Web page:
Yunxiang Yan[2] has observed that existing scholarship places too much emphasis on instrumental guanxi, whereas the bulk of Chinese guanxi have more affective resonance and are guided less by instrumental motivations. This is the case in some rural village contexts where the traditional emphasis on harmonious and affective social relations can still be found. However, given that guanxi was made to serve many functions of the missing market economy during the Maoist era of state command economy, one can also say that guanxi has become more instrumentalized in China, especially in urban areas. In the post-Mao era, instrumentalism has further increased with the logic of profit, and many rural areas have been penetrated by new market and industrializing forces, and there is mobility of rural people into urban areas. Thus, even rural guanxi have been greatly instrumentalized. When guanxi is instrumentalized, first, the emphasis shifts from the cultivation of affective social bonds to the object of exchange, the gift or favor given or received. Second, the intervening time between the presenting of the gift and the expected repayment is also shortened. Thus, highly instrumentalized guanxi move closer to bribery, and this process has become more frequent in post-Mao commercial society, with a resultant increase in bribery and official corruption.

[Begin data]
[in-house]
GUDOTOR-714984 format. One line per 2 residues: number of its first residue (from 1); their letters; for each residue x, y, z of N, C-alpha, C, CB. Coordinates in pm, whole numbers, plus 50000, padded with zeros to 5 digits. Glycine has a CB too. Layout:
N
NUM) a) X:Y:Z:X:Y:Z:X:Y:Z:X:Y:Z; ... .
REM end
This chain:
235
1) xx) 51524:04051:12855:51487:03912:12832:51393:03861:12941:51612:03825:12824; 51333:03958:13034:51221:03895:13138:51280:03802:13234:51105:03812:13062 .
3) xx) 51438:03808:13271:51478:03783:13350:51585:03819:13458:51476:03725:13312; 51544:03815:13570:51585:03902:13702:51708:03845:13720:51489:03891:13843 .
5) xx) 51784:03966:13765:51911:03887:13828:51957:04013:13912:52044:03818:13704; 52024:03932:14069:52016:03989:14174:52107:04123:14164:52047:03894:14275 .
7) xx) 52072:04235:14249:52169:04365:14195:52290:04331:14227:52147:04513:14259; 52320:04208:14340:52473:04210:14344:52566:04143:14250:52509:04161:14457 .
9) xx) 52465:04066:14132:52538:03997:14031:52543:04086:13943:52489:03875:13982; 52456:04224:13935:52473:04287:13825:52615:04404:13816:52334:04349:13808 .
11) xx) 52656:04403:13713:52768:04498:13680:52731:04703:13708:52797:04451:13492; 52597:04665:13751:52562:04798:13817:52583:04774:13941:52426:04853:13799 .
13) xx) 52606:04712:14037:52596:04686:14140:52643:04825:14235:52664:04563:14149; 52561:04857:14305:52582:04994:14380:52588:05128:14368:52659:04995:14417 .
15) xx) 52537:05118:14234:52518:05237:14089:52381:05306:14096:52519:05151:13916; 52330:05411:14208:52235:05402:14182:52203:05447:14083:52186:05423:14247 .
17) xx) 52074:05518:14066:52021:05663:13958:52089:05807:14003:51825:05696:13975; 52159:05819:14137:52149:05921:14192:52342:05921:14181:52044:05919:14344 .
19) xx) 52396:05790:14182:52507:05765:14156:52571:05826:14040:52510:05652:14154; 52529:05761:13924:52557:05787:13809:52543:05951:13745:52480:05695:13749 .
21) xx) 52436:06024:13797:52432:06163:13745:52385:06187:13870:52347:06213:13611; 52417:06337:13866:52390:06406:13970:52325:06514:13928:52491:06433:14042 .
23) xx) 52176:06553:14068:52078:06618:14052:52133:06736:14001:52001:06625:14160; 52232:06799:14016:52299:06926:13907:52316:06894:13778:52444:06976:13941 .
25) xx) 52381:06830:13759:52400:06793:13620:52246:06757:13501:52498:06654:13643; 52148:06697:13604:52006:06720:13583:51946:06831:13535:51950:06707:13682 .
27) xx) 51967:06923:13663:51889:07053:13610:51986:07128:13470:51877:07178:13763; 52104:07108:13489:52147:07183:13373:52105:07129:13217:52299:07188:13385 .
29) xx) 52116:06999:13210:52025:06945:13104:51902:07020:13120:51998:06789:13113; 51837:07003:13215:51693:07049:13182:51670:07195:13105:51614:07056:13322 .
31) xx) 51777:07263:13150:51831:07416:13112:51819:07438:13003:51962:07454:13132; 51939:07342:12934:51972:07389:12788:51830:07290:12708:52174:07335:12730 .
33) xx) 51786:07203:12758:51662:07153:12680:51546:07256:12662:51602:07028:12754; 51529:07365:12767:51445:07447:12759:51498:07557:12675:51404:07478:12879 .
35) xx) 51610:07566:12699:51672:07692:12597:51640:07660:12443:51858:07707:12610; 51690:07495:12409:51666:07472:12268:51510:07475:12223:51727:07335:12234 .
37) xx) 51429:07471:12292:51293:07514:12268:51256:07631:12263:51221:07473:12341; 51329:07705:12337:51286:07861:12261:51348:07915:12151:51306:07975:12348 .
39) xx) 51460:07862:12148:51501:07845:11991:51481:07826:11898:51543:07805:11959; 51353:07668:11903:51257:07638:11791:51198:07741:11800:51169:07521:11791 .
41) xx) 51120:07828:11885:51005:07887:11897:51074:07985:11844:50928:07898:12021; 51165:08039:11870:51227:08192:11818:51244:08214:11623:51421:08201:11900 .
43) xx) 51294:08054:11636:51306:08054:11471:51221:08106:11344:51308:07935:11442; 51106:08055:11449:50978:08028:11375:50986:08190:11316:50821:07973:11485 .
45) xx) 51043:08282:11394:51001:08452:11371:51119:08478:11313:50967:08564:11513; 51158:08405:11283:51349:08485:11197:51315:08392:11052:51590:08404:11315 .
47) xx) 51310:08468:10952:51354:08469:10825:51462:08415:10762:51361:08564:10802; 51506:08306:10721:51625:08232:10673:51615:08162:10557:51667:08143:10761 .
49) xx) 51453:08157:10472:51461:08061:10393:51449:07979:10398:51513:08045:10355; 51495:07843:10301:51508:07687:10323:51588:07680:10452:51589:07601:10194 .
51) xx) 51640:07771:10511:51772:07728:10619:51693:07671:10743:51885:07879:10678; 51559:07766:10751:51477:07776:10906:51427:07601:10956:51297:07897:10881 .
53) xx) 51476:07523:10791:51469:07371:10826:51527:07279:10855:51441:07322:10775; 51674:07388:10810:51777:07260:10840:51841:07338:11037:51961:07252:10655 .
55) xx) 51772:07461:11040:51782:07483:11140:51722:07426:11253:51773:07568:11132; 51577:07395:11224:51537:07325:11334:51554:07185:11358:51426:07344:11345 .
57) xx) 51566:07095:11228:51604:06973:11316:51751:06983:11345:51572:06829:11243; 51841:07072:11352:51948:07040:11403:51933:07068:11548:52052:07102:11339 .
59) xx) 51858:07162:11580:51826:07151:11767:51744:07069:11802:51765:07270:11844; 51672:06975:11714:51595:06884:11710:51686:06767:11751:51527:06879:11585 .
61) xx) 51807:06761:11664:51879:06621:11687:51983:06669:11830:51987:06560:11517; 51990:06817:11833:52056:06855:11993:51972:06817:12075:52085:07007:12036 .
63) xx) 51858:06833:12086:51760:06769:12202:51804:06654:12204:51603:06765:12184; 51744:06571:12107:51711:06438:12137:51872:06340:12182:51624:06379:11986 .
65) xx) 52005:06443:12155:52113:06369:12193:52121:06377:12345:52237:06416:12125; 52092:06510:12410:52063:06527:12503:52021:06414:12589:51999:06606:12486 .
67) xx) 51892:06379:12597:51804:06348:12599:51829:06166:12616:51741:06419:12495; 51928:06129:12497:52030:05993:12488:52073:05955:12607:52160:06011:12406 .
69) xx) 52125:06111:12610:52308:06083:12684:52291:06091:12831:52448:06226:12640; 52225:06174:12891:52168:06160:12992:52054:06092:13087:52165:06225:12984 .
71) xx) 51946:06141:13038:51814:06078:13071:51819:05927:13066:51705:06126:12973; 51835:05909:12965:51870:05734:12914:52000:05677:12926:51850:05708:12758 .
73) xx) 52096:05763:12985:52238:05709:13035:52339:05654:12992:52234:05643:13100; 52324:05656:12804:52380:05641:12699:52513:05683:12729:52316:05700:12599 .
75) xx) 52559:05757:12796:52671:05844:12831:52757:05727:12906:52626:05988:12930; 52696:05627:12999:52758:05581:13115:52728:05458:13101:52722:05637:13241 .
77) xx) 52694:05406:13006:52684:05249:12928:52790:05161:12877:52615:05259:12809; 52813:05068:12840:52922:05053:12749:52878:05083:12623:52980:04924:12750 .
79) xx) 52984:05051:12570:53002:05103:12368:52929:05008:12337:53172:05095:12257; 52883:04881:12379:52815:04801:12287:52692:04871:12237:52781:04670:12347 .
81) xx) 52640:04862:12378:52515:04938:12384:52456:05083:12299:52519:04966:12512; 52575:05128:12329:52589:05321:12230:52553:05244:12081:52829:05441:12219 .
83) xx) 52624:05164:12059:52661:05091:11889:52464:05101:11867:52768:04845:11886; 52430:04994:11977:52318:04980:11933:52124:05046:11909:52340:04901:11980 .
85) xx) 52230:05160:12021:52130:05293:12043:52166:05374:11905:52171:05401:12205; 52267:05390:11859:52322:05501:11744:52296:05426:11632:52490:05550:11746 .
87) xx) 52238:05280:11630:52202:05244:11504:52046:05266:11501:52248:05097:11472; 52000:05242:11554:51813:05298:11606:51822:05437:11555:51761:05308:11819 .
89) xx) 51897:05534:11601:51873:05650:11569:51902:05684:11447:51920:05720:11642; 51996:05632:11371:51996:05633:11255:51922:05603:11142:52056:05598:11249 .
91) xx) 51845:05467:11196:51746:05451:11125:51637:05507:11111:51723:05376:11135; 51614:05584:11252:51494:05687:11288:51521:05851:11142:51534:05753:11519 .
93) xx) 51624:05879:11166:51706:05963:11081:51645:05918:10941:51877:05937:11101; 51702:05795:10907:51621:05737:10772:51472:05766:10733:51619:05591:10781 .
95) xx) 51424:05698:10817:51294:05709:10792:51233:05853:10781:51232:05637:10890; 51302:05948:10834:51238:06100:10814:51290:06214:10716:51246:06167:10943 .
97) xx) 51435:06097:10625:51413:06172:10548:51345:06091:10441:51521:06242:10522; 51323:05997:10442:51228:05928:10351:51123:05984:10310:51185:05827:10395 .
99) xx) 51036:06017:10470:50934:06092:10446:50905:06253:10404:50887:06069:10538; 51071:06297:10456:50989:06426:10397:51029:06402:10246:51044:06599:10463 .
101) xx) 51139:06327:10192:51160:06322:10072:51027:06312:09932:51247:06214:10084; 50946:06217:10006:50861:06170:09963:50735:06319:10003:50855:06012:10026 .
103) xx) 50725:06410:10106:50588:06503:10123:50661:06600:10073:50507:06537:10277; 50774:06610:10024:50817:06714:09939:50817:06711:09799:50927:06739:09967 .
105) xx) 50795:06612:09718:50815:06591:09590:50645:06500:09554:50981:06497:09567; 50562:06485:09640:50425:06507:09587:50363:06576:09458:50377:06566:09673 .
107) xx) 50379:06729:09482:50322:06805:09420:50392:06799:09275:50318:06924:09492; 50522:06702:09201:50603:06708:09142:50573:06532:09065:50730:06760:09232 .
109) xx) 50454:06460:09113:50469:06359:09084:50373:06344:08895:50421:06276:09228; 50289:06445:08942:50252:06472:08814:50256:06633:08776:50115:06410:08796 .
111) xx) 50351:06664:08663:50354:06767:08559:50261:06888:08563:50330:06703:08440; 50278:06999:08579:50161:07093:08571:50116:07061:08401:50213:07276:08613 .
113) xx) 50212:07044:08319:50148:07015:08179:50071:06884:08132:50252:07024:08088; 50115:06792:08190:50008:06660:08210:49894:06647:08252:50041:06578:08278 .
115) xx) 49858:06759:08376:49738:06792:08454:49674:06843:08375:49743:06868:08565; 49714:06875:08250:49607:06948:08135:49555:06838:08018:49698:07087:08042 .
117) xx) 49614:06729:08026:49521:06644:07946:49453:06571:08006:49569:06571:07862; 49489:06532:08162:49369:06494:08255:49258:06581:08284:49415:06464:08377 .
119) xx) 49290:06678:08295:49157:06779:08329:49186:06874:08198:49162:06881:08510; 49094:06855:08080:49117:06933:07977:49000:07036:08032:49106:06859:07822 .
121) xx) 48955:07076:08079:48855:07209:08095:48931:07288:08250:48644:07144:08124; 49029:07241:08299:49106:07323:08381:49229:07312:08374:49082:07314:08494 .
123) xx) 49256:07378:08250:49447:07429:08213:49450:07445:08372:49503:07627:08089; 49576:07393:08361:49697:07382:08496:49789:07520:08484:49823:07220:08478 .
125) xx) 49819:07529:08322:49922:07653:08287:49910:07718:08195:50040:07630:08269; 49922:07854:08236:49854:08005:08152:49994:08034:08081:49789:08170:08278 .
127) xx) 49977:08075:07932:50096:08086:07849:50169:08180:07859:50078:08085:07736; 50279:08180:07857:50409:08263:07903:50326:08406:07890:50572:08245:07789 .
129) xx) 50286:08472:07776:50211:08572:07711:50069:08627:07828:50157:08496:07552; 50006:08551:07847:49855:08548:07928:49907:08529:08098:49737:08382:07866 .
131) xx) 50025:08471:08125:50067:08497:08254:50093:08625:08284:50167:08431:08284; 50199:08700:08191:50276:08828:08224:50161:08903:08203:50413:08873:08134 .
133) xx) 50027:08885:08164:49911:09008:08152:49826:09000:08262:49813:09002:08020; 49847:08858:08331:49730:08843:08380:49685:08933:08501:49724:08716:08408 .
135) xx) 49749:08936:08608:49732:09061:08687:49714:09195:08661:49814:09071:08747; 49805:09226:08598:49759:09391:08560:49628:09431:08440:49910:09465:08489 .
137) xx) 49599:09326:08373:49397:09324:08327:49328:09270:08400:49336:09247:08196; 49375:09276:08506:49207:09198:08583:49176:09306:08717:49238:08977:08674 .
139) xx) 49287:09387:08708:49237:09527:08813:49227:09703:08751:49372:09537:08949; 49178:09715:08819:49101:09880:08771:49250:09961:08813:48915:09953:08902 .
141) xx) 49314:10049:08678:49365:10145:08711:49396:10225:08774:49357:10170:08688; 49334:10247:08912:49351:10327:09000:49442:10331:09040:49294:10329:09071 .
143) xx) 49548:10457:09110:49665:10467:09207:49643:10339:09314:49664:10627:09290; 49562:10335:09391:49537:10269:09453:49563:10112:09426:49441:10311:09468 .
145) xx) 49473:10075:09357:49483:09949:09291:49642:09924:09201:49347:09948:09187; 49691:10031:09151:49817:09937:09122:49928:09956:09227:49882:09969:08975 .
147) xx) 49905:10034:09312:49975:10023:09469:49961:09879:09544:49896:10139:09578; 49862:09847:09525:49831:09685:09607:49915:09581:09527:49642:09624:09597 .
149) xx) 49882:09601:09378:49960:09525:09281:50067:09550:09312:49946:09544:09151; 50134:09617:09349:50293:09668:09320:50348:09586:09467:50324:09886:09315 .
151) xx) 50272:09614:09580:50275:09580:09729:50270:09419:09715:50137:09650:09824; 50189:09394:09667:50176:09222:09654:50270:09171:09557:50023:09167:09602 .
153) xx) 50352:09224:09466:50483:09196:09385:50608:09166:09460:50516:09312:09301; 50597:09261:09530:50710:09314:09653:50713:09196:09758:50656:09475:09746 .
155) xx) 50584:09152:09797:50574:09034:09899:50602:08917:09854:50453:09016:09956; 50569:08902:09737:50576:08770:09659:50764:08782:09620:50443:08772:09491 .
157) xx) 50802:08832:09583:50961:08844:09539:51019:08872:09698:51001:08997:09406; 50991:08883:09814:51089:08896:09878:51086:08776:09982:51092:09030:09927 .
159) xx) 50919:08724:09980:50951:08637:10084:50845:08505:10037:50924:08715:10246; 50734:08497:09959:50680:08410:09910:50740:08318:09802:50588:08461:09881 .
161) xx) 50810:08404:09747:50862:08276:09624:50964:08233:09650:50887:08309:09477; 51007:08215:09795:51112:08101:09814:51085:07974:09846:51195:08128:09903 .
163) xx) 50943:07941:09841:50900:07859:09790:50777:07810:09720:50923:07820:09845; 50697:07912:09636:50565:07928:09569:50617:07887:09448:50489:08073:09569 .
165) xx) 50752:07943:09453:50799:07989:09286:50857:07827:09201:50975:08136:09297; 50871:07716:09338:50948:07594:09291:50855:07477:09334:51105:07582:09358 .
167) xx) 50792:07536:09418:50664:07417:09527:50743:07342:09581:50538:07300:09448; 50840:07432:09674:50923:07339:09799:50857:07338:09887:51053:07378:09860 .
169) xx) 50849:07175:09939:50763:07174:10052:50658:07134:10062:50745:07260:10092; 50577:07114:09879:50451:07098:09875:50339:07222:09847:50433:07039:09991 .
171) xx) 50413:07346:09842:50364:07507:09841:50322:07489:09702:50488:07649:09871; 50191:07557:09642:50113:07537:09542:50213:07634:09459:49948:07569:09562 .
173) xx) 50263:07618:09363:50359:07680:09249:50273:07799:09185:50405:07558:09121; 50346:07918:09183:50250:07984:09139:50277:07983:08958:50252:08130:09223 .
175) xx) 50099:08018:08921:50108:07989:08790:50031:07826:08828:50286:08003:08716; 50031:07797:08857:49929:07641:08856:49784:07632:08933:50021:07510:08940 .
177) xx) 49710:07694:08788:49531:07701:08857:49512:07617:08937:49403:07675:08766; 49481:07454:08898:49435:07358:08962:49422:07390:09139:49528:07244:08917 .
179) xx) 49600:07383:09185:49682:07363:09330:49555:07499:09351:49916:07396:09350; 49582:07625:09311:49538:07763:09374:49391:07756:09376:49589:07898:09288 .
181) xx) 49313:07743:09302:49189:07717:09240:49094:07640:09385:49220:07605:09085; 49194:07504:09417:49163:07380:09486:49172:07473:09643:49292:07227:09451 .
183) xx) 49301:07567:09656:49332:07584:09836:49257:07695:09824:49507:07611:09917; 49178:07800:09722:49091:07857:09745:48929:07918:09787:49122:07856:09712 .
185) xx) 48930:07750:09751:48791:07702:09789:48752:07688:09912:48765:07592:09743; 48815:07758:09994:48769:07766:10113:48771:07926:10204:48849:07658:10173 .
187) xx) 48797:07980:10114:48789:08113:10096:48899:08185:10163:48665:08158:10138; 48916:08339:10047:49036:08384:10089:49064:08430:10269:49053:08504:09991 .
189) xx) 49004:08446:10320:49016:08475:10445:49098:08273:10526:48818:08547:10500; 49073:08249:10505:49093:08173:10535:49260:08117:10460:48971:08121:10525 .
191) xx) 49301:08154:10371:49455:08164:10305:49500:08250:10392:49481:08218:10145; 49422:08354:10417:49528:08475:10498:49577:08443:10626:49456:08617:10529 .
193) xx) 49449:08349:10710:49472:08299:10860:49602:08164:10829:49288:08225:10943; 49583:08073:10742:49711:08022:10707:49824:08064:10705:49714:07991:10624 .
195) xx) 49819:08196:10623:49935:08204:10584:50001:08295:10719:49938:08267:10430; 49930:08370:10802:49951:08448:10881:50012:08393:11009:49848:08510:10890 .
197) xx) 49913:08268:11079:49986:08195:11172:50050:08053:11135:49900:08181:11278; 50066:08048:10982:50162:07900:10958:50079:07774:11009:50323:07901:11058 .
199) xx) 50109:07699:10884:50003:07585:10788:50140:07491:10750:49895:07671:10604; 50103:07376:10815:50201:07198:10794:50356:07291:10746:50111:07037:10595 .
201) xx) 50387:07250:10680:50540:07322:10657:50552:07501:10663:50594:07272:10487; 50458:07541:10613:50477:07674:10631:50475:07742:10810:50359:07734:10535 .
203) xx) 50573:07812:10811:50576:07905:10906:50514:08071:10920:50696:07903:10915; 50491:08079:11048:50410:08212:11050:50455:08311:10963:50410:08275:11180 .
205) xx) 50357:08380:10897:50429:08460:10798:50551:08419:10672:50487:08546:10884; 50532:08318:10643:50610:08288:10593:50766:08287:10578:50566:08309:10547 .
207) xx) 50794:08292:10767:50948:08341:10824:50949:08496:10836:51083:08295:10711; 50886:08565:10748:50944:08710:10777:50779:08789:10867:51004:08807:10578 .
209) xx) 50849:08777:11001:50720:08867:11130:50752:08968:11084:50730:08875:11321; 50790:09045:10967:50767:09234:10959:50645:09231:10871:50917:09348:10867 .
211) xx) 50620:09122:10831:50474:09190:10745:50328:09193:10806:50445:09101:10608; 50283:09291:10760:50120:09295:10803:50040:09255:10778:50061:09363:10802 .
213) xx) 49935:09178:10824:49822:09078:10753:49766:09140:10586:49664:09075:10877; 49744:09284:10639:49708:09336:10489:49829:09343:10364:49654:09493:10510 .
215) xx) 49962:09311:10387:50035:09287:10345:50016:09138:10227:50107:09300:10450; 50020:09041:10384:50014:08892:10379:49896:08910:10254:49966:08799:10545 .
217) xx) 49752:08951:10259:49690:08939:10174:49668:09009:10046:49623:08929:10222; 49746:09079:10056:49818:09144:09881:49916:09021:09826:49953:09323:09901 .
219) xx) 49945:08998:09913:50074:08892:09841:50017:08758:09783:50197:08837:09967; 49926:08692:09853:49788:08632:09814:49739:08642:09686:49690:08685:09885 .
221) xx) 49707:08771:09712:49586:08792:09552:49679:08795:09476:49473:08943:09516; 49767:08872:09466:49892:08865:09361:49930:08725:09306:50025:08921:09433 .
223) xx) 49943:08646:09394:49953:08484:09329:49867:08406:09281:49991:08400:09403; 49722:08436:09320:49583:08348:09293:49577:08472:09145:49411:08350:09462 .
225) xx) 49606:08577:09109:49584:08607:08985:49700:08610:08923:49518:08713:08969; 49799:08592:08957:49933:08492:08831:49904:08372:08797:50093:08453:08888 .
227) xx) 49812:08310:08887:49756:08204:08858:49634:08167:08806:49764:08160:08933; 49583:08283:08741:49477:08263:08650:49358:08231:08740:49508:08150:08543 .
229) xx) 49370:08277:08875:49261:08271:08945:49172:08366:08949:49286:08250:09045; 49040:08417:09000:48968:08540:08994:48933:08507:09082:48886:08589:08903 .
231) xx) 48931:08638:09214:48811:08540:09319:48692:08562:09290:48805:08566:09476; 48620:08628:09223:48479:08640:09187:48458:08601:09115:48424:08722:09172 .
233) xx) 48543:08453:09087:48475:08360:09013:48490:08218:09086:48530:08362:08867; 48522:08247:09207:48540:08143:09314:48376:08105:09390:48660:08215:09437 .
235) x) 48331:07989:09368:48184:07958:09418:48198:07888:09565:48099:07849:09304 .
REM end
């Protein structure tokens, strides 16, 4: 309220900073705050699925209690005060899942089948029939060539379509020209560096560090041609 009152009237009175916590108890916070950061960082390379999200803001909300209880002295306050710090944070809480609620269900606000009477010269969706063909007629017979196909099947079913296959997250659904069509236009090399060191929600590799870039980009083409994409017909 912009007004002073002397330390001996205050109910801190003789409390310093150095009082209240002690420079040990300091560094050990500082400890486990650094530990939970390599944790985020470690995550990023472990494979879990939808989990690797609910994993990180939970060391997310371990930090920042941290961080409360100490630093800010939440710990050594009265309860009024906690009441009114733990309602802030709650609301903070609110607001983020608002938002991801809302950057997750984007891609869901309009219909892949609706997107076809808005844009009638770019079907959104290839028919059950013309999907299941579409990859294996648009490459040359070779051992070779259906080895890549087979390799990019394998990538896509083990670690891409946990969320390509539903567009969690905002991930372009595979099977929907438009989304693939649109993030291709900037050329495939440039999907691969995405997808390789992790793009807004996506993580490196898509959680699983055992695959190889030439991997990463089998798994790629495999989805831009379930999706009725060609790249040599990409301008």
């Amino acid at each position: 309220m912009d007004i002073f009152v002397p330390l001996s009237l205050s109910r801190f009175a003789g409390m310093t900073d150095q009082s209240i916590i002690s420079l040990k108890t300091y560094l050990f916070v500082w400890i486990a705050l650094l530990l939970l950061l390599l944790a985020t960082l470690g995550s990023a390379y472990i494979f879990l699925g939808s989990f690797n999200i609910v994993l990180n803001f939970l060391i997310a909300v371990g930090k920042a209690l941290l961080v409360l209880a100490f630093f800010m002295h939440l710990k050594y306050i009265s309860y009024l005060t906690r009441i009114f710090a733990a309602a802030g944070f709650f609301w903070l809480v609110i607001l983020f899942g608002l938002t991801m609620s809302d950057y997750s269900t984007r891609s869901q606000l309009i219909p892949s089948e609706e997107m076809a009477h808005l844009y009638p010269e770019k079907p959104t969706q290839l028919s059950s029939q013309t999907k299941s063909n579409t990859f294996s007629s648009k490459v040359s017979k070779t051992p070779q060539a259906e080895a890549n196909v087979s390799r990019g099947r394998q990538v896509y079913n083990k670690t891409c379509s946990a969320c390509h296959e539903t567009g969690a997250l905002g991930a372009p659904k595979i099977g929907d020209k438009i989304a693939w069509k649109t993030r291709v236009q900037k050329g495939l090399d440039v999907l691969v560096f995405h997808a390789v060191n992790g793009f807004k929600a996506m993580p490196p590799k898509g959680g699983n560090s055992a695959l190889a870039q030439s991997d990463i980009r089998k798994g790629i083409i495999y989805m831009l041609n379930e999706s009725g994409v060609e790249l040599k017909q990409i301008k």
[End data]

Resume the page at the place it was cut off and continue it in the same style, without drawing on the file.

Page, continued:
Recent Guanxi Developments in Post-Mao China

There have been debates about whether the introduction of a market economy and a legal system in the post-Mao era, have resulted in a decline in the use of guanxi in China[3][4]. Most scholars agree that there are no signs that guanxi has declined overall, and ironically, its practice may have actually increased in certain domains. Although guanxi is no longer needed to purchase most goods that are now readily available in the stores bulging with consumer products, a vast arena of new needs and desires has opened up that still create a dependence on one’s guanxi network. Yanjie Bian and others have collected quantitative data in eight Chinese cities to show that in finding employment, the dependence on guanxi has actually increased steadily in the post-Mao era. Before 1979, when over 77% of jobs were allocated by the state, to after 2002, when 63% of jobs were obtained through market forces, Bian’s survey found that during this transition from a command to a full market economy, the reliance on guanxi networks to find jobs actually increased from 24% in 1979, to 45% in 2002 and thereafter[5]. Evidently, the new market economy must still adapt itself to the existing political economic structures and culture of China.